Buddhism talks about how we are constantly reborn. Every moment, every minute, every second, we are not the same. Speaking in a purely secular way, the atoms in our body are constantly changing position. What's the statistic... something like every seven years every atom in our body will have completely changed. The parts of our body are always recycling, for example our stomach sheds its lining every few days just because the the stomach acid is constantly eating at it so it has to shed and regrow. We're constantly losing hairs and nails, and then they also regrow. For most of us, anyway: men tend to have a problem with the former of those. All our organs are constantly renewing themselves. We are quite literally different from moment to moment.
There's a famous line from the Greek philosopher named Heraclitus who said that we can never stand in the same river twice.
You cannot step into the same river twice, for other waters are continually flowing on.
And when you think about it, that's very true. The water is constantly moving, constantly changing. So even though this may be the the River Sanzu to pick a name (a famous Japanese river), the exact configuration of water in this river at this moment will never again be repeated. It is the River Sanzu, yet it is a different River Sanzu from moment to moment. It's the same for our own bodies.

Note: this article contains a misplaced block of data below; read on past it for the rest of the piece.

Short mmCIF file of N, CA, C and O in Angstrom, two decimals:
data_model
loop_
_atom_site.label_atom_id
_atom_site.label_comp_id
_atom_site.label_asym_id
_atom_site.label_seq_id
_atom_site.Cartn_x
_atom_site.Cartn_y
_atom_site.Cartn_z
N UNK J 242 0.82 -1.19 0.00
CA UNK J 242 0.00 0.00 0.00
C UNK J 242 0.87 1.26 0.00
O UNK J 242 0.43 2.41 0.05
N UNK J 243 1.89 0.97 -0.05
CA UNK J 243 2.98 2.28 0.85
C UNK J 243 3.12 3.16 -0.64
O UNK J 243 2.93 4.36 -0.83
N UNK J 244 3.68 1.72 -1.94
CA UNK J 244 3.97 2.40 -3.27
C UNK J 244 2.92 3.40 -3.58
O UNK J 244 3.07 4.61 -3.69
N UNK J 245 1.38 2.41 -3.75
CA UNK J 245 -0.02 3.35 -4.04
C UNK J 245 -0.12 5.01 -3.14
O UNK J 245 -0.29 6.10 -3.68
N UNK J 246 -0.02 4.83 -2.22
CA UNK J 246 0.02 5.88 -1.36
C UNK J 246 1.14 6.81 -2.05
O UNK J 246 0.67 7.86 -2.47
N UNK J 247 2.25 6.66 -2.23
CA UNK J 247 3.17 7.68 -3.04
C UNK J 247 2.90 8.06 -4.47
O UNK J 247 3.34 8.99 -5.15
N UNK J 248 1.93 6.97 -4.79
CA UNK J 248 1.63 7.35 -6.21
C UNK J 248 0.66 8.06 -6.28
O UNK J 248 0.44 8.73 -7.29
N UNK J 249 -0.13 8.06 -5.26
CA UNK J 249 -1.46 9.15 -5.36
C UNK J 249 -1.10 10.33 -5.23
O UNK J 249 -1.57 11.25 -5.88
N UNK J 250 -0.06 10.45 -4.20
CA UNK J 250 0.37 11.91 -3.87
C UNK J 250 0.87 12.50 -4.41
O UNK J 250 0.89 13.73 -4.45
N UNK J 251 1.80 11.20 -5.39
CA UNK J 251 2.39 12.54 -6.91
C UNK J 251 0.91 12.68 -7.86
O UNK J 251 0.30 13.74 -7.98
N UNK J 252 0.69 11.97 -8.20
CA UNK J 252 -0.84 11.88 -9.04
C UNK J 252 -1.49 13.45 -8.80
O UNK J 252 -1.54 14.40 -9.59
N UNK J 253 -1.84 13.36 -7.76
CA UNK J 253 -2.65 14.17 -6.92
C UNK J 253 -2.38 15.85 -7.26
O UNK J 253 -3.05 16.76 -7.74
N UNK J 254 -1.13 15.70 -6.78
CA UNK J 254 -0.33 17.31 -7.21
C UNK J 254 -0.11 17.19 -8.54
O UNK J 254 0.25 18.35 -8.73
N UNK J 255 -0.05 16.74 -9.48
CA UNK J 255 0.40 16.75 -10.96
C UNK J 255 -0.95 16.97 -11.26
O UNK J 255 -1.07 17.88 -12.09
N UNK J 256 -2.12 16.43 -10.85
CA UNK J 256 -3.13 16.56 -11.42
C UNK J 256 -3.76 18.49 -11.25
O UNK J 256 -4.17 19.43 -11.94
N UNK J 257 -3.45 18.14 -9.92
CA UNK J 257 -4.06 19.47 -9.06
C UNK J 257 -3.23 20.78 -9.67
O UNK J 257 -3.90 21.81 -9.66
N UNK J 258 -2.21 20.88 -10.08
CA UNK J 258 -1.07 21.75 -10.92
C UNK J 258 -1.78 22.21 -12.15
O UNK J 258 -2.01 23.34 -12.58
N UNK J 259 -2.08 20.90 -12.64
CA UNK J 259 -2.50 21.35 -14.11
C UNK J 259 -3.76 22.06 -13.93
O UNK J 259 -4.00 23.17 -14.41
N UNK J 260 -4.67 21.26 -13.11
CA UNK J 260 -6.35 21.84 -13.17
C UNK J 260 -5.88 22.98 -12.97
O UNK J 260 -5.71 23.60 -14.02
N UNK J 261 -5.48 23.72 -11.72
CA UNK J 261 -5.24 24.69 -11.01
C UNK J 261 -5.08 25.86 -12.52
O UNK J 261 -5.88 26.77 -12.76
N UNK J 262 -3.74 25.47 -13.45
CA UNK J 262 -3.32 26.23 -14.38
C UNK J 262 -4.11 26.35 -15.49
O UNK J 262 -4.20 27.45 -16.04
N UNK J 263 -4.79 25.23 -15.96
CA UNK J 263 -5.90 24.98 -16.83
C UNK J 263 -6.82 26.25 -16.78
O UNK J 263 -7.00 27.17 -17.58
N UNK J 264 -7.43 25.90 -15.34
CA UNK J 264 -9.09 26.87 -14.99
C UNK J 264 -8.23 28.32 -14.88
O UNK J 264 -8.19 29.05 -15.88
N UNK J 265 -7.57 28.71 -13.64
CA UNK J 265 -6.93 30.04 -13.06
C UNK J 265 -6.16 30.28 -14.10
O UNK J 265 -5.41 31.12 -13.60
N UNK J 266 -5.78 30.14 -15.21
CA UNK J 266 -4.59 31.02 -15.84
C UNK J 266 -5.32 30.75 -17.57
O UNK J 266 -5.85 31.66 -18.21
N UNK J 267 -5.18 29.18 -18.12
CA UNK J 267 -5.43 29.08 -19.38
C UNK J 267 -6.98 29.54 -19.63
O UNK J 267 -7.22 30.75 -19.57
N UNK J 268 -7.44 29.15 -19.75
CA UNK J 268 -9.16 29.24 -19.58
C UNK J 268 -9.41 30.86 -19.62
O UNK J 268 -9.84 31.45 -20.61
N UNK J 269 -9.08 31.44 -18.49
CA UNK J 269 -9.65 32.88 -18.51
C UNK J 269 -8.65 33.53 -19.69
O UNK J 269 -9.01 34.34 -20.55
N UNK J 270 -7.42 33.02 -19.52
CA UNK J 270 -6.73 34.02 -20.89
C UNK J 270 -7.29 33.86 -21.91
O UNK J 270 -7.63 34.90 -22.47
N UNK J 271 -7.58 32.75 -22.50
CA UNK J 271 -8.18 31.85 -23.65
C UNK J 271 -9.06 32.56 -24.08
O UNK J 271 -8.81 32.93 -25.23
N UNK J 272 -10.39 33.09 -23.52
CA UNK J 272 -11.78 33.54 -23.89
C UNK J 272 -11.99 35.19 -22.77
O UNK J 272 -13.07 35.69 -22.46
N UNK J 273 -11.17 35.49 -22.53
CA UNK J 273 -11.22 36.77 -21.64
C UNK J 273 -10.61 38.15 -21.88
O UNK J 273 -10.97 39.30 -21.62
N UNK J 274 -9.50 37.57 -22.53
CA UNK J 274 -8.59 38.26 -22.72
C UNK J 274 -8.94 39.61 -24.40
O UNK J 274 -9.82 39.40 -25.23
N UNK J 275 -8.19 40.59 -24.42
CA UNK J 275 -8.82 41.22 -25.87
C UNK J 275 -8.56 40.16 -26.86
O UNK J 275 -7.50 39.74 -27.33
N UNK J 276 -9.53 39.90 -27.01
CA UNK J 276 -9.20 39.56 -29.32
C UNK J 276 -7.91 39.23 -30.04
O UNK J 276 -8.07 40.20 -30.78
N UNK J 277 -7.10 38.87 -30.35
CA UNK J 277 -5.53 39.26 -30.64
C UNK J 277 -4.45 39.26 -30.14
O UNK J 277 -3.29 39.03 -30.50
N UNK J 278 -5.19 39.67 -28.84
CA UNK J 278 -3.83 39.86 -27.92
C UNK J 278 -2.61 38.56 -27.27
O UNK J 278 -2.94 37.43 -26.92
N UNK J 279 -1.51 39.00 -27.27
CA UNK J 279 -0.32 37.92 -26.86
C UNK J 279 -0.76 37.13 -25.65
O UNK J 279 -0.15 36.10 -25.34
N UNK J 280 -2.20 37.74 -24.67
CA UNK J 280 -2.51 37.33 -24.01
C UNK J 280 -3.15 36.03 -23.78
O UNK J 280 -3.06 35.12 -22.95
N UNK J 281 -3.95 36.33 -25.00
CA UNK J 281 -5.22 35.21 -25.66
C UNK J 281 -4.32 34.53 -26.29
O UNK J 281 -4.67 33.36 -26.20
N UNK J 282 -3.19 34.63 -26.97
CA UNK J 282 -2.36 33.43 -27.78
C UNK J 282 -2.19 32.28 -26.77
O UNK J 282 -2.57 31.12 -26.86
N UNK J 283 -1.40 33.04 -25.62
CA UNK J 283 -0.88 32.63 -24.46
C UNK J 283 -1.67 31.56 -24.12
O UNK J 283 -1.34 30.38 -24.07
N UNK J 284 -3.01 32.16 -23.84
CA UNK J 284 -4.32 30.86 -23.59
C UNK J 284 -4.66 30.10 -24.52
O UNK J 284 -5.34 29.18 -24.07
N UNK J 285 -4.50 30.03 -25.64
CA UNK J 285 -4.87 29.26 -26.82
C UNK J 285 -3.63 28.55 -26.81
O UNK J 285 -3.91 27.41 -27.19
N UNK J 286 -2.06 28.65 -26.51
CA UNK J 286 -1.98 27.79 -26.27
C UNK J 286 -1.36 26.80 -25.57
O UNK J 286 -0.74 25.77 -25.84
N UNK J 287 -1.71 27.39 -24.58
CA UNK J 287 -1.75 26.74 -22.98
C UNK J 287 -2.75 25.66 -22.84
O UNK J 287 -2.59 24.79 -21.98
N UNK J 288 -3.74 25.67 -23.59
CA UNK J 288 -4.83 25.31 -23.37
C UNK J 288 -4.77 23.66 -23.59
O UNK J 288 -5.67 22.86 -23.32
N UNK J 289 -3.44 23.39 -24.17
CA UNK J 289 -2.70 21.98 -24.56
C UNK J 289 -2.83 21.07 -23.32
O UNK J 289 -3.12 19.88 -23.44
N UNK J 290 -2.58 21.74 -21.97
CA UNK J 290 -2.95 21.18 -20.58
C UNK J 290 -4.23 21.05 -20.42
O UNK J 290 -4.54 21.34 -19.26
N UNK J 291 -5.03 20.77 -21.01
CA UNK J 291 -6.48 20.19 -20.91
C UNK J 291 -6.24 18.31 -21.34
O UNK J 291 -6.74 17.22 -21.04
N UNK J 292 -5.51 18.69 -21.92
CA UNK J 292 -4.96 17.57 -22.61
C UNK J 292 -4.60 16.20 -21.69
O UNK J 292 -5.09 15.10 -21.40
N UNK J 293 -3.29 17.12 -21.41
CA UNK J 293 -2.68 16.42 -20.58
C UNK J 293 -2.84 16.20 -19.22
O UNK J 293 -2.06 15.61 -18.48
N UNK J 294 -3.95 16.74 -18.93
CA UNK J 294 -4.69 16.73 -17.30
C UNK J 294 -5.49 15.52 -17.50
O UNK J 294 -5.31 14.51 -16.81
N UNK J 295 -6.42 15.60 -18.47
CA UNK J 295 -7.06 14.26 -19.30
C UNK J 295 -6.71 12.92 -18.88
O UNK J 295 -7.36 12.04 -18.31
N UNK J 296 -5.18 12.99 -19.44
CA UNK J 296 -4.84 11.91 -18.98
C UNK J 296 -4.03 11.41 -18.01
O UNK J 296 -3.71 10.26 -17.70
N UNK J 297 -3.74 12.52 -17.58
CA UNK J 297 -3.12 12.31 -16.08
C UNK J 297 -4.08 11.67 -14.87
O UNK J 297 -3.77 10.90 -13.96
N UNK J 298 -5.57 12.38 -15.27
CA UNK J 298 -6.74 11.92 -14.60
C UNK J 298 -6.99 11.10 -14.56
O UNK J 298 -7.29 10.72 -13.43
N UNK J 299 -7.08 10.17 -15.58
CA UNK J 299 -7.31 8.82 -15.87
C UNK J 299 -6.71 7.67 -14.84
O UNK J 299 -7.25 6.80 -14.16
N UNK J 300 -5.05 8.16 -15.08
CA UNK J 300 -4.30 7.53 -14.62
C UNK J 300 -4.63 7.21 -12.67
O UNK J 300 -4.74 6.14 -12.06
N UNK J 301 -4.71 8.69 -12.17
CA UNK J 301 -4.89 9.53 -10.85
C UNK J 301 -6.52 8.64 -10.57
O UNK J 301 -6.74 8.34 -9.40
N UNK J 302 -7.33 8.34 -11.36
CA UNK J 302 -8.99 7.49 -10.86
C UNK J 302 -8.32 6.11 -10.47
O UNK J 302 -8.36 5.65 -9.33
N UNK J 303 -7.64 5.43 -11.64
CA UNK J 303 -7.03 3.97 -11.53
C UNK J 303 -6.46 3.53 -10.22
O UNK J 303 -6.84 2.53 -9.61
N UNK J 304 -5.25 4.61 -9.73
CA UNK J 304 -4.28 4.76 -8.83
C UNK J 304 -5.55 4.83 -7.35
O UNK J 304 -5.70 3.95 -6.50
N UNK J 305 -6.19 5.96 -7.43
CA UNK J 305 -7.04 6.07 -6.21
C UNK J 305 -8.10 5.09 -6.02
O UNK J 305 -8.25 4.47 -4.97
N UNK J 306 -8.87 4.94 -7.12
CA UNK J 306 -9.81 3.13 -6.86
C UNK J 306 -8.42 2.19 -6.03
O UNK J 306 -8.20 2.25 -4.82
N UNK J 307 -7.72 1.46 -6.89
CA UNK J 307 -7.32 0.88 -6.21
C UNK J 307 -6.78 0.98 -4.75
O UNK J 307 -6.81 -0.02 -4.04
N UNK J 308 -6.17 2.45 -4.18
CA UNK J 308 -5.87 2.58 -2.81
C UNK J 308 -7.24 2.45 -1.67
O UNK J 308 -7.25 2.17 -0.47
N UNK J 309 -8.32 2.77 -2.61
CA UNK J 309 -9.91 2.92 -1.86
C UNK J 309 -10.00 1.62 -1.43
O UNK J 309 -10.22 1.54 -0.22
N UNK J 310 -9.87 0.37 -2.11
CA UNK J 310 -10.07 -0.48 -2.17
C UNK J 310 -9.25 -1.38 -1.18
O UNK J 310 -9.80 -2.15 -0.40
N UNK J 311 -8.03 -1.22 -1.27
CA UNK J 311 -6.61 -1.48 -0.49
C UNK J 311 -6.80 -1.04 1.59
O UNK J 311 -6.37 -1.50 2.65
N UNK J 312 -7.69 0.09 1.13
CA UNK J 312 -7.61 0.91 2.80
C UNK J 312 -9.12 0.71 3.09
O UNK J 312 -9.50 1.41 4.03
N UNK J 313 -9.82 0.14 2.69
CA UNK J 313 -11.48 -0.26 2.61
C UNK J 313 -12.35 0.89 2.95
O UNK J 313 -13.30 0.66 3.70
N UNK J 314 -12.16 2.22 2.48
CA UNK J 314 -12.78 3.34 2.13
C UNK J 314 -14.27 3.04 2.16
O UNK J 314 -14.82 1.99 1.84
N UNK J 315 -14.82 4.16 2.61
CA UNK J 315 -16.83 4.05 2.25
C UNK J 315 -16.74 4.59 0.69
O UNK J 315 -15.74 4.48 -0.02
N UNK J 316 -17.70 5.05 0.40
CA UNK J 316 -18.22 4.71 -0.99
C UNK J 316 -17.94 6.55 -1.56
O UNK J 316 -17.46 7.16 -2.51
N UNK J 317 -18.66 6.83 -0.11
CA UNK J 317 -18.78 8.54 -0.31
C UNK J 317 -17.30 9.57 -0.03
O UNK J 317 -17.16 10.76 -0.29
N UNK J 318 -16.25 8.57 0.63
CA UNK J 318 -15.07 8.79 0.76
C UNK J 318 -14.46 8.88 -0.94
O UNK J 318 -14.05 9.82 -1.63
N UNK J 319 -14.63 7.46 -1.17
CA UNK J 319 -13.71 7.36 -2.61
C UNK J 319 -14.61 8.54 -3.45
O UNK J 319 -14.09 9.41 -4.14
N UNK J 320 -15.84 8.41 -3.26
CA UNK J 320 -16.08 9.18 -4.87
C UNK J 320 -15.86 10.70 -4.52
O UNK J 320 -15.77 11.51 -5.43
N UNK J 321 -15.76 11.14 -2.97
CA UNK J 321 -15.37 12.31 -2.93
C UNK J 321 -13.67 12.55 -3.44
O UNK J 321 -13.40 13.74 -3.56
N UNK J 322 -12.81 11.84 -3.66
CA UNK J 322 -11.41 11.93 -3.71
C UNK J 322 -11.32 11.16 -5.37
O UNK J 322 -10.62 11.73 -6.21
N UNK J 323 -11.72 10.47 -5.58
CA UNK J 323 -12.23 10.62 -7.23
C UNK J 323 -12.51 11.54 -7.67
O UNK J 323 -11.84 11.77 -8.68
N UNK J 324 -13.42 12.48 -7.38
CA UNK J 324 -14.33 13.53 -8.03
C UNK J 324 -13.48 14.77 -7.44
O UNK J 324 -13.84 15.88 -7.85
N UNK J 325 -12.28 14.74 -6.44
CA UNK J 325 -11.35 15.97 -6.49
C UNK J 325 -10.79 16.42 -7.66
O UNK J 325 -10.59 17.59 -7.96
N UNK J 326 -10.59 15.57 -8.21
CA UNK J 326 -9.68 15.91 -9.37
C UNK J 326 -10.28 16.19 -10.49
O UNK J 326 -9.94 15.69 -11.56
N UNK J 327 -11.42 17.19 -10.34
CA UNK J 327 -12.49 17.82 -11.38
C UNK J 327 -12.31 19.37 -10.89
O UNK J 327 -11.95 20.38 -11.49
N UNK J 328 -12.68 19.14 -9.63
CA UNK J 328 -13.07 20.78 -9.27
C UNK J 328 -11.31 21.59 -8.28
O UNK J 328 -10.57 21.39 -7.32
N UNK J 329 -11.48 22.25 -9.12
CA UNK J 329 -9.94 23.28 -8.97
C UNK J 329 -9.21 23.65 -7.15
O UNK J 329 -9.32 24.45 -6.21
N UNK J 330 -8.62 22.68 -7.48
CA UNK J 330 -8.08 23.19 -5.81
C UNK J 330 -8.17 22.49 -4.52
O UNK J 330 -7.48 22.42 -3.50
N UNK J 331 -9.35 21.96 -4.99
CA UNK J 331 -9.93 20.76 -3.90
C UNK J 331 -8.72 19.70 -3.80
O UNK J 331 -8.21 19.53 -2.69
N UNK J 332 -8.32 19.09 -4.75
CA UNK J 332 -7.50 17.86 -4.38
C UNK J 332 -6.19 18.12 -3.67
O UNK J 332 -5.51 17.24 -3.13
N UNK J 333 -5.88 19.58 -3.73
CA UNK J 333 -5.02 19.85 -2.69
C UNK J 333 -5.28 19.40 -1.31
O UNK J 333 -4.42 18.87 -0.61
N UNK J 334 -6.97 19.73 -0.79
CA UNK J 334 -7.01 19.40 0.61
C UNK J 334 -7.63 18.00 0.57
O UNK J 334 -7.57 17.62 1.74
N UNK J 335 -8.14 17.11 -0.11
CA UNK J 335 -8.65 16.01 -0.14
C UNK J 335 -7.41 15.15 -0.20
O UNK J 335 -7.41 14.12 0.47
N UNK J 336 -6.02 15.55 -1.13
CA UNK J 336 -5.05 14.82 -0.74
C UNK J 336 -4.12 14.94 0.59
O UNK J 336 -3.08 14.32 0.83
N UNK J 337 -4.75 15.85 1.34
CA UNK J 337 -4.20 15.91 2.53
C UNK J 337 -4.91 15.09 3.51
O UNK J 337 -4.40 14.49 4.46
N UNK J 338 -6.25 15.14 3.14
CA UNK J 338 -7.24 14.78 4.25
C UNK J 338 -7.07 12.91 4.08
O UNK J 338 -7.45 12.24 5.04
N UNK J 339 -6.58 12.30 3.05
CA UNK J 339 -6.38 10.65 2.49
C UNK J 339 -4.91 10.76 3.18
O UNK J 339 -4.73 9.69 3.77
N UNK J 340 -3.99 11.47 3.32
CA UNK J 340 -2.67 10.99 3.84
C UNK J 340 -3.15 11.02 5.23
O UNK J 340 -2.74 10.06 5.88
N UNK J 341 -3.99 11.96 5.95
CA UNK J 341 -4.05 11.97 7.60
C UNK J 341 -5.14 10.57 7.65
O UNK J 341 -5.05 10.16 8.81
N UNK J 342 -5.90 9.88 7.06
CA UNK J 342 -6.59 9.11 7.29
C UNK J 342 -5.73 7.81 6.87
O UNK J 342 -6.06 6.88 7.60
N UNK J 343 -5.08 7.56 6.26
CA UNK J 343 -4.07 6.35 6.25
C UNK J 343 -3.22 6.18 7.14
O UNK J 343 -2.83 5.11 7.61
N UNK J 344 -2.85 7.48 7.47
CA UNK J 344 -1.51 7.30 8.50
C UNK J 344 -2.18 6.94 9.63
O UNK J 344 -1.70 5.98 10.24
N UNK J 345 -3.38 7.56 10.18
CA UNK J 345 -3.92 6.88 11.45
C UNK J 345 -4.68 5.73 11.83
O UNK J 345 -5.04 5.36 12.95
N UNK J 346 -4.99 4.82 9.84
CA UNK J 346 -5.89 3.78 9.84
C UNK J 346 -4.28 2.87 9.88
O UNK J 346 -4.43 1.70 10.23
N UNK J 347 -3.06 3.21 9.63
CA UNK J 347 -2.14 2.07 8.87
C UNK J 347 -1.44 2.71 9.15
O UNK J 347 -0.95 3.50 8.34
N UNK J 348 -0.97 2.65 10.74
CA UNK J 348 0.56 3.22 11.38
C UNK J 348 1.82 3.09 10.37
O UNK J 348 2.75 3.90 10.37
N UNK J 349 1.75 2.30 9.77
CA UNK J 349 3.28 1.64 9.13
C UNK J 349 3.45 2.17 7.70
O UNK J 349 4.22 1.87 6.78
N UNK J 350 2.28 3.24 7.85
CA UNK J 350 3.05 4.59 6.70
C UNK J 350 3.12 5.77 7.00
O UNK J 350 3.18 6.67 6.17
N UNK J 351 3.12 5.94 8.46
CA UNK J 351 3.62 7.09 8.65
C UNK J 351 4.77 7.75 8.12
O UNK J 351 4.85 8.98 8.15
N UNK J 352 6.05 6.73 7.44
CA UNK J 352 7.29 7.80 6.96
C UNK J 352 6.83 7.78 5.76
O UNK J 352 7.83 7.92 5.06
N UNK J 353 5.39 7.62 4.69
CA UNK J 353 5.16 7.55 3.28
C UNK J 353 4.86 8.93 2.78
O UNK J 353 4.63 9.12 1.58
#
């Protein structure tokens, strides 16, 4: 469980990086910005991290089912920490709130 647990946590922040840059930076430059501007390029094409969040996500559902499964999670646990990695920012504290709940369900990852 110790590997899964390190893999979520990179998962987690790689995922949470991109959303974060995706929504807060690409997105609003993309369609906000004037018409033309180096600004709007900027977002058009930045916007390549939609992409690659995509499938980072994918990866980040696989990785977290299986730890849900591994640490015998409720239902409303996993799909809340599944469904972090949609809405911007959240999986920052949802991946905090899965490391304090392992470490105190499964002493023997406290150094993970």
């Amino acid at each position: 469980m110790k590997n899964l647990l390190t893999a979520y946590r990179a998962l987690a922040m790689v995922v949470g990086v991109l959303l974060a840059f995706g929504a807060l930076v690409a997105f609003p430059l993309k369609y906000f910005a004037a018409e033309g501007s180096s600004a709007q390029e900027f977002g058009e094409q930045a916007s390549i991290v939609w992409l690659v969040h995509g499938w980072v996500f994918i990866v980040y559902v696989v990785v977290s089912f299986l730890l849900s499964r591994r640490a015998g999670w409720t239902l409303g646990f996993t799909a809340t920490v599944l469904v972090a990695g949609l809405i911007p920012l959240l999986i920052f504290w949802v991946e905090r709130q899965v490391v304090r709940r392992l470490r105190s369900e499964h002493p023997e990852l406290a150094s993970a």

Image by Marisa04 from Pixabay
Many years ago, I went to a lecture one time where a Zen Monk held up a picture of a baby and he said "Do you see any resemblance between this baby and me?" Some people said, "yes, the nose is the same" and so on because they guessed it was maybe his baby photo. He said:
While there might be some resemblance, these are different people. I am not this baby. This baby became me. But no part of my body has any connection with this baby. The only things that connect me with this baby are a series of photographs my parents might have and memories various people have that show a connection. Nothing more. We're different people.
And this is really what Buddhism means when it's saying we're reborn at every moment, it's saying we're not the same. While the rebirth between lives may be a bit more dramatic, it is essentially the same thing that already happens from moment to moment. But as to that between lives part...
At the basic level, Buddhism says we have no soul. It's not like the Hindu idea of reincarnation where there is a single soul that moves from life to life. In Buddhist thought, they deny this. In Buddhist thought, it's more complex... there is no soul that moves on, but there is something that continues, and what that is if more difficult to define. One teaching on this from the Zen school that I rather like talks about how there is a universal consciousness and when we die we return to this universal consciousness. Then we're reborn into a new life, scoop of this universal consciousness comes out for the new life; this scoop might contain a little bit of me, it might contain a little bit of another person, a little bit of another person.